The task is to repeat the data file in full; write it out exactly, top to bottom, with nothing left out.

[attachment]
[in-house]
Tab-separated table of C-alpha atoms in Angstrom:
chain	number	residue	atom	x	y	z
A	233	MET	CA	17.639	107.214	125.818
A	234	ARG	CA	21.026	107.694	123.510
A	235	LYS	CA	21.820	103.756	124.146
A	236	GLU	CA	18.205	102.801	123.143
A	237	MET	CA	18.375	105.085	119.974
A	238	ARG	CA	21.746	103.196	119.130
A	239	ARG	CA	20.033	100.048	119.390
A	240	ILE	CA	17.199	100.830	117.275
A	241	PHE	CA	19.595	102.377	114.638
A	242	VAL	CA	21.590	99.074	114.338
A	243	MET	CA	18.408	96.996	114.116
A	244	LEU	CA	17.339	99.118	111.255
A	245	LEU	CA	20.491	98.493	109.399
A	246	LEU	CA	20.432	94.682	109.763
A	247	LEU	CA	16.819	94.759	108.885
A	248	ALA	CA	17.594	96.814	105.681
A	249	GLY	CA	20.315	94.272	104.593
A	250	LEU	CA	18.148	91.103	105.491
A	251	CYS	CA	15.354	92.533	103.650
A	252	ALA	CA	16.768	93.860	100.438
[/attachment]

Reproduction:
[in-house]
Tab-separated table of C-alpha atoms in Angstrom:
chain	number	residue	atom	x	y	z
A	233	MET	CA	17.639	107.214	125.818
A	234	ARG	CA	21.026	107.694	123.510
A	235	LYS	CA	21.820	103.756	124.146
A	236	GLU	CA	18.205	102.801	123.143
A	237	MET	CA	18.375	105.085	119.974
A	238	ARG	CA	21.746	103.196	119.130
A	239	ARG	CA	20.033	100.048	119.390
A	240	ILE	CA	17.199	100.830	117.275
A	241	PHE	CA	19.595	102.377	114.638
A	242	VAL	CA	21.590	99.074	114.338
A	243	MET	CA	18.408	96.996	114.116
A	244	LEU	CA	17.339	99.118	111.255
A	245	LEU	CA	20.491	98.493	109.399
A	246	LEU	CA	20.432	94.682	109.763
A	247	LEU	CA	16.819	94.759	108.885
A	248	ALA	CA	17.594	96.814	105.681
A	249	GLY	CA	20.315	94.272	104.593
A	250	LEU	CA	18.148	91.103	105.491
A	251	CYS	CA	15.354	92.533	103.650
A	252	ALA	CA	16.768	93.860	100.438